If you follow the link you will find details of the questions the review will consider and on which it seeks evidence. Says the IPKat, now that many readers are snowbound and their winter holidays are cancelled, they should seize this golden opportunity to answer this call.

[A Merpel Kat-rant starts here] Merpel adds that it's worth noting the words "what, if anything, should we do to change the UK's IP system?"  In her opinion, one of the reasons the UK system fails its users is that it has not been able to teach them how to use it better.  Whatever its actual or theoretical faults the British IP system is recognisably the same as that of very many countries that appear to enjoy more rapid innovation and economic growth than that experienced in the UK.  How often do we spend money on advice and protection when it's not needed but fail to seek it when it is?  Or go to court when it's a waste of time to do so, but fail to take legal steps when we should?  And look at the poorly-drafted, poorly-thought-out licences that end up in stress, suspicion, and downright distrust between businesses that should be working together?  If we only knew and understood our own system better, how much better off we'd be -- and how disappointed will we be if, when we do improve our system, it still fails to deliver the goods because we haven't learned how to play it?  We've already introduced an absolutely brilliant facility by which anyone, for just £200, can get a patent examiner's expert opinion as to whether someone's patent is valid or if a specific act is likely to infringe it -- but it's hugely underused because almost no-one has heard about it.  There's now a wonderful new regime for cheaper IP litigation in the Patents County Court which even some lobby groups seem to have missed.  The key words for Hargreaves to consider are INFORMATION, EDUCATION and, oh, can't remember what the third one was .. .


"Izzy wizzy,
let's get bizzy ..."
Nothing to do with the previous post is the sudden realisation that the UK Department for Business, Innovation and Skills (BIS, pronounced, it seems, "biz") could reach out to the business community by registering the domain name www.bis.biz, which is still (as of the time of posting this item) available.  The BIS wouldn't have to vacate the altogether more pompous and official www.bis.gov.uk site: it could just point bis.biz to its 'real' name, but at least it would have more of a bizzy buzz and would make it easier for some businesses to believe that the Department really cared about them and not about the sort of things that many government departments are fabled for thinking about (eg their own budgets, promotions, pensions ...).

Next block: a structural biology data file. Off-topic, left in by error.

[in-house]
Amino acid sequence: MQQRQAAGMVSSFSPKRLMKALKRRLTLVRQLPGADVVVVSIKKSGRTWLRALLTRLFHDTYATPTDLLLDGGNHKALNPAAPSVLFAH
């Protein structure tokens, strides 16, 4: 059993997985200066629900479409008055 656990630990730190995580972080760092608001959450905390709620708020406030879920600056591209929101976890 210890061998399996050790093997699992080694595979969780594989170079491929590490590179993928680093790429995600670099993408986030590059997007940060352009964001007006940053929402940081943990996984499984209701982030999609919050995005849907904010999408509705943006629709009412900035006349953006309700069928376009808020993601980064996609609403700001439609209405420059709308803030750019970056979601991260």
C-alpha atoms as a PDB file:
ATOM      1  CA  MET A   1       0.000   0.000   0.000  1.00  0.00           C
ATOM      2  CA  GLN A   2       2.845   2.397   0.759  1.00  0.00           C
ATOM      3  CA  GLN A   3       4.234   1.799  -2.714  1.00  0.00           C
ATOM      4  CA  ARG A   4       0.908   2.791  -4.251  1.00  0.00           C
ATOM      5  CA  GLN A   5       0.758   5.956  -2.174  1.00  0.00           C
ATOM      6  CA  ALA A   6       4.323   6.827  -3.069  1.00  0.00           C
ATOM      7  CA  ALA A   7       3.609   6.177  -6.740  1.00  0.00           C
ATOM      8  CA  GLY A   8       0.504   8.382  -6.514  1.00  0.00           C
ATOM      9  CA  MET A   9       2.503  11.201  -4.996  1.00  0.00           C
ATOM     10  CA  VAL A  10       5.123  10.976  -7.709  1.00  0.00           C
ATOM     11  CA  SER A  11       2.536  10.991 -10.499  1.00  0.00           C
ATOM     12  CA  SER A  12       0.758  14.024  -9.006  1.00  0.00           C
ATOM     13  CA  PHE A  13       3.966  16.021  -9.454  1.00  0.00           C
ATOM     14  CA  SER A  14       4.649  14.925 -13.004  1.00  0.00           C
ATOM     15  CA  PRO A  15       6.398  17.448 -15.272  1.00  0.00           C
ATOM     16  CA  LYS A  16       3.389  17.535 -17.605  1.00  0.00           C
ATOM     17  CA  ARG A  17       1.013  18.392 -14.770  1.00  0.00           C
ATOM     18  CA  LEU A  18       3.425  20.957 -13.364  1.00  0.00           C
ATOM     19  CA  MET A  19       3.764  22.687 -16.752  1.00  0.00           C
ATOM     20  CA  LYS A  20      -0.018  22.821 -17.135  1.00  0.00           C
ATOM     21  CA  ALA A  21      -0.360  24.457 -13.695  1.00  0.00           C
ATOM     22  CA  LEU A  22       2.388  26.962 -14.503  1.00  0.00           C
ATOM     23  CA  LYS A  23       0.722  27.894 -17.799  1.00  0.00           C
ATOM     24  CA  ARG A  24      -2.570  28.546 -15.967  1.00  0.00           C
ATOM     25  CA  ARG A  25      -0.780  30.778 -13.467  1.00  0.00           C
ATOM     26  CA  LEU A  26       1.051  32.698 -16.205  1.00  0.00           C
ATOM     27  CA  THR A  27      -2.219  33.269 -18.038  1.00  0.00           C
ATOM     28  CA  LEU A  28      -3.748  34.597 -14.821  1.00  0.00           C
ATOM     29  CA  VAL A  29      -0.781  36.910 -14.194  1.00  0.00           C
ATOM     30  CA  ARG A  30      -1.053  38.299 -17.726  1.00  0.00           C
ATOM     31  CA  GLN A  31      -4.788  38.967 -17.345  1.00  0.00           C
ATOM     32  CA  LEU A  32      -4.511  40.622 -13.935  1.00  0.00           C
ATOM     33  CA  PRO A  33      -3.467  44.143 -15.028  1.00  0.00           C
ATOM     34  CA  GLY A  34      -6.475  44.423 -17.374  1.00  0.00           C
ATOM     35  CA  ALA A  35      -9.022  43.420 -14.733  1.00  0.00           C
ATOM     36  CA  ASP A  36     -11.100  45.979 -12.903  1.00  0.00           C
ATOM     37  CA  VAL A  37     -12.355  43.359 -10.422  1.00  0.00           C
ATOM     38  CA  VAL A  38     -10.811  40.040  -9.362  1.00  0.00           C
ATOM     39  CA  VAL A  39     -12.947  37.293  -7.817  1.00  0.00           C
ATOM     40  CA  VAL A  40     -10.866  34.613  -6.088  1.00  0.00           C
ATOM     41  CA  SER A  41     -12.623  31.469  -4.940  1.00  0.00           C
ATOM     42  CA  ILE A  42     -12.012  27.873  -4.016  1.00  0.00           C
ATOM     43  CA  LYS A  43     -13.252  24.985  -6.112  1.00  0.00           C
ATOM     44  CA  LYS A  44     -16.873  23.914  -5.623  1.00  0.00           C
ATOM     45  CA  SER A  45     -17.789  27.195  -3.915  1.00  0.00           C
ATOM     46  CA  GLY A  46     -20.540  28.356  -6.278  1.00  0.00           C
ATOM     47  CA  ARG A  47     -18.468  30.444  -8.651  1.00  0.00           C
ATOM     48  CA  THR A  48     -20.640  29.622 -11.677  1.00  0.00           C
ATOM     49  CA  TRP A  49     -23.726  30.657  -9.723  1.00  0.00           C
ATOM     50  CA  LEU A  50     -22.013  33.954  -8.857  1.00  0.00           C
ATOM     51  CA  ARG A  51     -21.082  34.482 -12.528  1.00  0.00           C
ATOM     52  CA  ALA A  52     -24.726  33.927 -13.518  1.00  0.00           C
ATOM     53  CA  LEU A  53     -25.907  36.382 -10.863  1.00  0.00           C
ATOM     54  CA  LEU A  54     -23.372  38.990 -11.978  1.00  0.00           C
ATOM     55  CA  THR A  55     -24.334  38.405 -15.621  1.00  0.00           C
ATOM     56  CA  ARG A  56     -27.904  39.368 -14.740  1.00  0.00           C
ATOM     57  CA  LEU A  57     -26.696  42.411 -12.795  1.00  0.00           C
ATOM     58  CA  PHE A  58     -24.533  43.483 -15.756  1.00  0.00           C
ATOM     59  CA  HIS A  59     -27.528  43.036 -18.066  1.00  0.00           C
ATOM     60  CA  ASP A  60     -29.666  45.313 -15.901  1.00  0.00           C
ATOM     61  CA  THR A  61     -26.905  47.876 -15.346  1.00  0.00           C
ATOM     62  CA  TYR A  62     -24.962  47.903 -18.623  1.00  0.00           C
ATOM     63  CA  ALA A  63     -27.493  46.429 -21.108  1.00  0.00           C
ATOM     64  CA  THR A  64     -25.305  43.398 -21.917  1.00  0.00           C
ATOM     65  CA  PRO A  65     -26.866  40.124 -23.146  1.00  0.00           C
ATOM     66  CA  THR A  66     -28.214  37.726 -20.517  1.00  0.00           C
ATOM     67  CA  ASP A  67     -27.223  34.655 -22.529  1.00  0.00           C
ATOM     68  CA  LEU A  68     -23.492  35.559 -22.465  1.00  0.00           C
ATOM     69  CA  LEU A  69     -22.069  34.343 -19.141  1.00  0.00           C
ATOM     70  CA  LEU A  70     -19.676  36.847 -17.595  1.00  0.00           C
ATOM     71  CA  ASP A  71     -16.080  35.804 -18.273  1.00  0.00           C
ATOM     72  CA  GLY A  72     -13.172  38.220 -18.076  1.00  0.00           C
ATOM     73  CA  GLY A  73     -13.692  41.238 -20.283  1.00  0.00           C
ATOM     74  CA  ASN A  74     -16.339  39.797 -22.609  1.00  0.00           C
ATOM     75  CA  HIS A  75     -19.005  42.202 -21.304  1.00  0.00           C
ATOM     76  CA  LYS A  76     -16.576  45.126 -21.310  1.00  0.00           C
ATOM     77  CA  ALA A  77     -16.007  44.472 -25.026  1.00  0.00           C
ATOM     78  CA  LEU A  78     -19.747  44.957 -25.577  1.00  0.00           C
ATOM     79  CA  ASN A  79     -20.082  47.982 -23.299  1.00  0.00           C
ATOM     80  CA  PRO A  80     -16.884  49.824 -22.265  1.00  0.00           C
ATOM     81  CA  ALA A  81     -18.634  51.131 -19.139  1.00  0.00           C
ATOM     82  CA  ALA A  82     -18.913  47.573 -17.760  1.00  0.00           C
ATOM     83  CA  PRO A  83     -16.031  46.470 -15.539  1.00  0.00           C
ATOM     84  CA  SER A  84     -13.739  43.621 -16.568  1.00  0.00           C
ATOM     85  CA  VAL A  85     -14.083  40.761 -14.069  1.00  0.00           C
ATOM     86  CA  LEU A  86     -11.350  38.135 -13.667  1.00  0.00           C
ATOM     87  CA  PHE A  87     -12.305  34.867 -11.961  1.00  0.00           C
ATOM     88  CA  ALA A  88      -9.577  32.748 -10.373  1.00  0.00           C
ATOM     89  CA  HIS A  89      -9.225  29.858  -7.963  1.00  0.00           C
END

3 comments:

Anonymous said...

As to the case Case T-19/07 Systran SA v The European Commission: it is remarkable that the EU Court did not see a jurisdiction problem to handle an IP infringement regarding copyright, while in case Case T-295/05 Document Security Systems, Inc. v European Central Bank (ECB), the EU court refused to hear an IP infringement regarding a patent for alleged lack of jurisdiction.

This does not look consistent or logical.

Anonymous said...

"Merpel"'s comments look perfectly sensible, and I would encourage her to send them in to the review.

Incidentally, one of the things that struck me when reading the Gowers Review was how much of what he was saying seemed to be just passing on information that he had been sent. On a few issues, there were opposing views expressed by people, and he weighed them up and made a recommendation, but the general feel was that he was assuming, for any issue, that the correct answer would be sent in by someone and that all he had to do was spot which one it was.

Anonymous said...

My suggeston for the proposed opt in EU patent would be the Community of the wise patent, in short COWPAT.

EdT